As Ukraine’s farmers labor through their second wartime harvest, they’re expecting a big one. They just don’t know how much of it will ever make it to market.
(Bloomberg) — As Ukraine’s farmers labor through their second wartime harvest, they’re expecting a big one. They just don’t know how much of it will ever make it to market.
Russian attacks on export routes through both the Black Sea and Danube River remain a constant threat for shipping out crops that help feed the world. That’s making it harder and more expensive to squeeze cargoes out through Europe, causing supplies to pile up in Ukraine.
On top of that, many farmers are having to export crops themselves after major trading companies pulled back from the country following Moscow’s invasion.
“Every Ukrainian farmer has now become an exporter and a logistician,” said Mykola Gapeyev, chief executive officer of port operator Ascet Shipping. “We obviously can’t quickly and efficiently transport the same volumes that we shipped via Odesa ports through railroads or the Danube. Miracles do not happen if infrastructure is not ready.”
As a key exporter of staples including corn, wheat and sunflower oil, Ukraine’s supplies are important for helping to keep a lid on global food inflation. While the overall harvest is still about a quarter smaller than before the war, it’s coming in better than expected and bigger than last year.
Good summer weather offset cutbacks on things like fertilizers and boosted grain and oilseed crops. The Ukrainian Grain Association estimates an overall harvest of about 80 million tons — up 8% from last year and and well above earlier forecasts.
The International Grains Council expects the country’s grain output to reach almost 59 million tons, compared with a forecast earlier this year that it could come in at 47 million tons.
But getting those crops out to the world is proving difficult, even with Kyiv this week sending a small grain shipment through the Black Sea for the first time in months as it tries to defy Moscow’s blockade of critical waterway. And it’s too early to know if that corridor will lead to big shipments.
For now, much of its exports are leaving via the Danube, as well as rail and truck routes into the European Union. The lengthy alternatives are a contentious issue that has seen some EU nations impose their own bans on imports from Ukraine as the bloc ended restrictions.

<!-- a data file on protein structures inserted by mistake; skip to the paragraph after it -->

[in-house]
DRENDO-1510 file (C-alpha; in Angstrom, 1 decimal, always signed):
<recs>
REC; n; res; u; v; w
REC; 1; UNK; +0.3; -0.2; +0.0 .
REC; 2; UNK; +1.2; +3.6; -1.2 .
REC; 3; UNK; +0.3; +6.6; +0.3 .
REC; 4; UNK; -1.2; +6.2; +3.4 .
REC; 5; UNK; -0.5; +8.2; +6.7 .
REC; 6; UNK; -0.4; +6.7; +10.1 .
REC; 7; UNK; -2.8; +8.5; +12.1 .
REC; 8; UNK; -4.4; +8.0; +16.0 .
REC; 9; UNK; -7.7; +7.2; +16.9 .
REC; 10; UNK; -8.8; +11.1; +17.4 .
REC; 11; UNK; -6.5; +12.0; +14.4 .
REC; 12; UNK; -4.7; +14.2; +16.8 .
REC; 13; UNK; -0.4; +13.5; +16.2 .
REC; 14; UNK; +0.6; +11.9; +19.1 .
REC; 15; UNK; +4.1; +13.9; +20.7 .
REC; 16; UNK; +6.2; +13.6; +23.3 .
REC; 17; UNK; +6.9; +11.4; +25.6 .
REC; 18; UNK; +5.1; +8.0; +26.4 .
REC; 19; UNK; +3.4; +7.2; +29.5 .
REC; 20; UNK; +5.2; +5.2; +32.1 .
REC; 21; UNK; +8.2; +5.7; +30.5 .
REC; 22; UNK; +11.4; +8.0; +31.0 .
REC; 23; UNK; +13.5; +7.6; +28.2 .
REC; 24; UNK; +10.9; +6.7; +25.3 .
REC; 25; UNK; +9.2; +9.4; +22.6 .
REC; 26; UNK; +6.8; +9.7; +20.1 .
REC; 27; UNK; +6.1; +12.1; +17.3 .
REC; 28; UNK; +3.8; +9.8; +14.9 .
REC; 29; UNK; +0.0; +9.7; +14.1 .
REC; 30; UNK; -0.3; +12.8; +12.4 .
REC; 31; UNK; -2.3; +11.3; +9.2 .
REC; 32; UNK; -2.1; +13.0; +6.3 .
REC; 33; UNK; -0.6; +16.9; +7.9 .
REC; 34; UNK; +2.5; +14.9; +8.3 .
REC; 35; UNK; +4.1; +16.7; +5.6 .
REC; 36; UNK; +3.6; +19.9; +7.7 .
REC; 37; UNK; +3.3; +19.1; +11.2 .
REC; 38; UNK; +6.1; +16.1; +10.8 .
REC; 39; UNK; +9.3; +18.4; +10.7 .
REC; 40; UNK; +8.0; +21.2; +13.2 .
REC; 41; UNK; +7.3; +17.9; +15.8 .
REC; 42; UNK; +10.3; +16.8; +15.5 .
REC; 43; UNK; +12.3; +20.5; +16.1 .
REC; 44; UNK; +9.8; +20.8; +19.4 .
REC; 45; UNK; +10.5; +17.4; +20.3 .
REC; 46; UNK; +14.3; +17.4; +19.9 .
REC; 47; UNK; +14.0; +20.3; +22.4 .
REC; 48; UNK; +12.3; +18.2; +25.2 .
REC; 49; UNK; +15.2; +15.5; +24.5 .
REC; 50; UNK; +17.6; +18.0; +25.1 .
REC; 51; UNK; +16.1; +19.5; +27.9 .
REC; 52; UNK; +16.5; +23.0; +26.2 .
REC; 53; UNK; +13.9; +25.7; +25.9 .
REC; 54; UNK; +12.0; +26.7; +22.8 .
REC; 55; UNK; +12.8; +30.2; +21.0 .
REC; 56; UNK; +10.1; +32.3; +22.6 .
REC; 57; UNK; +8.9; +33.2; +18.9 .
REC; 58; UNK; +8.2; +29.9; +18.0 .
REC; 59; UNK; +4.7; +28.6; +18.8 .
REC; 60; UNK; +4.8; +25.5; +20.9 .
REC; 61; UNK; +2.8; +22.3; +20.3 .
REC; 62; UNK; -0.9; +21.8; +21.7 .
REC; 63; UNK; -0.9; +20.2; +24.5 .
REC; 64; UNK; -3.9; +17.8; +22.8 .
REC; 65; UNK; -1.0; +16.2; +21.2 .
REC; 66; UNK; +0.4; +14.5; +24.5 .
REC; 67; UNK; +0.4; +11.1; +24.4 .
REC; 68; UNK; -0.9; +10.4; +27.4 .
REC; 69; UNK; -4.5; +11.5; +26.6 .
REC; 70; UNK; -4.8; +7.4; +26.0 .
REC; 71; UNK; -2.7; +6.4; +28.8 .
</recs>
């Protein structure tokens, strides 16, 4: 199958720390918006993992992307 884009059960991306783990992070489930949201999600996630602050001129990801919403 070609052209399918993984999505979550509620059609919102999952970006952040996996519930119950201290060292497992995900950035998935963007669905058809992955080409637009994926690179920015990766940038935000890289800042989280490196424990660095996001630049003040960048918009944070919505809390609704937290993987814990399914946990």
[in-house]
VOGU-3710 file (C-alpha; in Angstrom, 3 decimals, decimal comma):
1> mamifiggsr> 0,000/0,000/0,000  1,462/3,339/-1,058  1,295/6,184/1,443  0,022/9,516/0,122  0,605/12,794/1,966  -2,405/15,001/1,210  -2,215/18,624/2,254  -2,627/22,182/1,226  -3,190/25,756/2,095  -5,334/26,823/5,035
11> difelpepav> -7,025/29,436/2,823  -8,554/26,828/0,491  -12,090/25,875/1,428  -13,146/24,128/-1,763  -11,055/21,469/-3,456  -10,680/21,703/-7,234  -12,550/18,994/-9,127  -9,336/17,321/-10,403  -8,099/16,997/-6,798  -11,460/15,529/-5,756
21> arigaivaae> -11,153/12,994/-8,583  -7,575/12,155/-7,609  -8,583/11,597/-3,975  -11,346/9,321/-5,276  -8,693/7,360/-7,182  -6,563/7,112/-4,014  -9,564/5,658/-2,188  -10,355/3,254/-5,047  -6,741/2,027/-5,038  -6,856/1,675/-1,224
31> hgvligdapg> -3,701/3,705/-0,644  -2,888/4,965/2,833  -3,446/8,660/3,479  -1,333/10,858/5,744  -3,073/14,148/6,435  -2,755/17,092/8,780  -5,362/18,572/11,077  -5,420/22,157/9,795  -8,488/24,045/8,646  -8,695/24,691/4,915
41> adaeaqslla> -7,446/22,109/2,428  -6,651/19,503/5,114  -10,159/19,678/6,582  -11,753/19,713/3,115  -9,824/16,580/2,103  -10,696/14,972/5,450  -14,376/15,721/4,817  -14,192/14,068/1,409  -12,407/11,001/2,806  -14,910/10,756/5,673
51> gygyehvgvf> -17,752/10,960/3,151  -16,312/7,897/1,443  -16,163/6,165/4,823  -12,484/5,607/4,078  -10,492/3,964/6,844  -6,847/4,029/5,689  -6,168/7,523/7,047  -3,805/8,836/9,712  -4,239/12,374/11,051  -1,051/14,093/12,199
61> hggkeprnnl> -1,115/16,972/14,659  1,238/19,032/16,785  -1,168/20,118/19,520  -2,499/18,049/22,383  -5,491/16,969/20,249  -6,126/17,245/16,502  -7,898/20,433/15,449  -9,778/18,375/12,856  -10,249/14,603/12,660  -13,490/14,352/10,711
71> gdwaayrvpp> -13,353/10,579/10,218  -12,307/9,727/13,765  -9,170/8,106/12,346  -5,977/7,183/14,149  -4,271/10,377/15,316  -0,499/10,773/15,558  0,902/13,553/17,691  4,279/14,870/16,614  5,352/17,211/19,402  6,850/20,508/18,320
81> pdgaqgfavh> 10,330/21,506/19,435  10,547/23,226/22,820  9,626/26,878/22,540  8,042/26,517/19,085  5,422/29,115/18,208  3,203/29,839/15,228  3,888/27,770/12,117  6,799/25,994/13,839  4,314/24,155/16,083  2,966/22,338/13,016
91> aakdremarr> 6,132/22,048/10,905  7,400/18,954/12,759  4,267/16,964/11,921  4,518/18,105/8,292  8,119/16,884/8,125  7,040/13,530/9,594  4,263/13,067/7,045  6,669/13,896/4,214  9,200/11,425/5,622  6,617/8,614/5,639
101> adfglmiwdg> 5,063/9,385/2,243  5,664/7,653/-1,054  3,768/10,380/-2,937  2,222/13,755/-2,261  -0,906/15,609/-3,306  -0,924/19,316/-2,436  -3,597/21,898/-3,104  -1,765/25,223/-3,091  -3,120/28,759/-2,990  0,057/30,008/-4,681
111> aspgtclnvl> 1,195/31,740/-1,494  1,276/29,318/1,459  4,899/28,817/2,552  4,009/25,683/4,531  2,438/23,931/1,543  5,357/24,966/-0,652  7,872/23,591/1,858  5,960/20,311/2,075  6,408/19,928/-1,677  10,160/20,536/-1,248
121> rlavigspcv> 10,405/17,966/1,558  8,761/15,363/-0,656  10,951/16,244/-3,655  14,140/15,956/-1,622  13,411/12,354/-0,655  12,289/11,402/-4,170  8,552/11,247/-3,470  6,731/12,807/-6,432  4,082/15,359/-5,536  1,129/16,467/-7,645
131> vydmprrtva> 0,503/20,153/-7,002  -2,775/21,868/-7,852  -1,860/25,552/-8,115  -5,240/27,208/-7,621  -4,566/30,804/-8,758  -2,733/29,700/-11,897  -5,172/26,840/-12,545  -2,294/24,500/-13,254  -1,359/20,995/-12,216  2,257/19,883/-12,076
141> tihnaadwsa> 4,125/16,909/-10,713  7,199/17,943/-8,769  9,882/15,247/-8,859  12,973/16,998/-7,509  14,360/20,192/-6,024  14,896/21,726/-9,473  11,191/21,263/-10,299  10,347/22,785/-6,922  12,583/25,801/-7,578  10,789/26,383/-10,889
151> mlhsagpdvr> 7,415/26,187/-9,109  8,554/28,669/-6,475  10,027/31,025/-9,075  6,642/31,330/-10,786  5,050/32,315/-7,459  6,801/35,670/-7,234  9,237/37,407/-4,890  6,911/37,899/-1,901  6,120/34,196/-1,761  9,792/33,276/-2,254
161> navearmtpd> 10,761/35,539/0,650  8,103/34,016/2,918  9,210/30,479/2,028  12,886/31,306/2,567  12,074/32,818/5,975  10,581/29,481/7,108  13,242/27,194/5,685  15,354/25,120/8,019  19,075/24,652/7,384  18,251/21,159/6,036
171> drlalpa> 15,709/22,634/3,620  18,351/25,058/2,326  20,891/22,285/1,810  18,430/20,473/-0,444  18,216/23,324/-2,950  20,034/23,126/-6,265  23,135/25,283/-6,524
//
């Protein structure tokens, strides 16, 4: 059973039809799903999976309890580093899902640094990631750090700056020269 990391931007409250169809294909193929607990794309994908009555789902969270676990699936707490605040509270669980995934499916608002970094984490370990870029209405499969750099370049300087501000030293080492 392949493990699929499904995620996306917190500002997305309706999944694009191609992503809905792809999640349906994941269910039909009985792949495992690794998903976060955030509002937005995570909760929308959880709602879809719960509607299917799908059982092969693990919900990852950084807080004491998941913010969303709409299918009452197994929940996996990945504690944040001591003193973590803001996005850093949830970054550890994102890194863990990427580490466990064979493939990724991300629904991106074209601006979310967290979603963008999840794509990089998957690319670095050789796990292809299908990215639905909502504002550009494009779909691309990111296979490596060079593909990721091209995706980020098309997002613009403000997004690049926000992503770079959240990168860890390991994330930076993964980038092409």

Those options are becoming more expensive. Freight rates at Danube ports are about €70 to €80 ($75-$86) a ton, roughly double the amount last year, according to Alex Lissitsa, a board member of the Ukrainian Agribusiness Club.
The war has not only hurt Ukraine’s exports, but also helped Moscow tighten its grip on the international wheat market. Another bumper harvest means Russia is set to export record amounts of the grain for a second straight year, helping to keep a lid on prices.
The prospect of losses in Ukraine means small growers may start to exit the industry and sell assets, said Rafael Goroian, the owner of local trader Prometey Group.
The firm operates at the Danube’s Reni port and uses trucks as temporary storage after Russia attacked terminals. But drones have targeted trucks now too and Goroian expects strikes to continue. That’s on top of bottlenecks caused by re-routing Black Sea exports.
“The Danube ports work at their limits — they are physically unable to load more, even with large investments,” said Goroian, who recently opened a branch in Egypt to support his Ukrainian business. Using rail and road routes also isn’t ideal due to high transit costs through Europe, he said.
The fear is that there could be long-term impacts on Ukraine’s production. Whereas farmers’ efforts used to be focused on sowing, harvesting and selling to traders, now they have to manage additional logistics and higher costs.
Going forward, some may only plant what they think they can sell.
“Now everyone understands that a huge amount of crops creates problems,” said Nazar Malyniak, a partner at analytic company SmartFarming. “The producer doesn’t know where to sell it and how to deliver.”
–With assistance from Daryna Krasnolutska and Megan Durisin.
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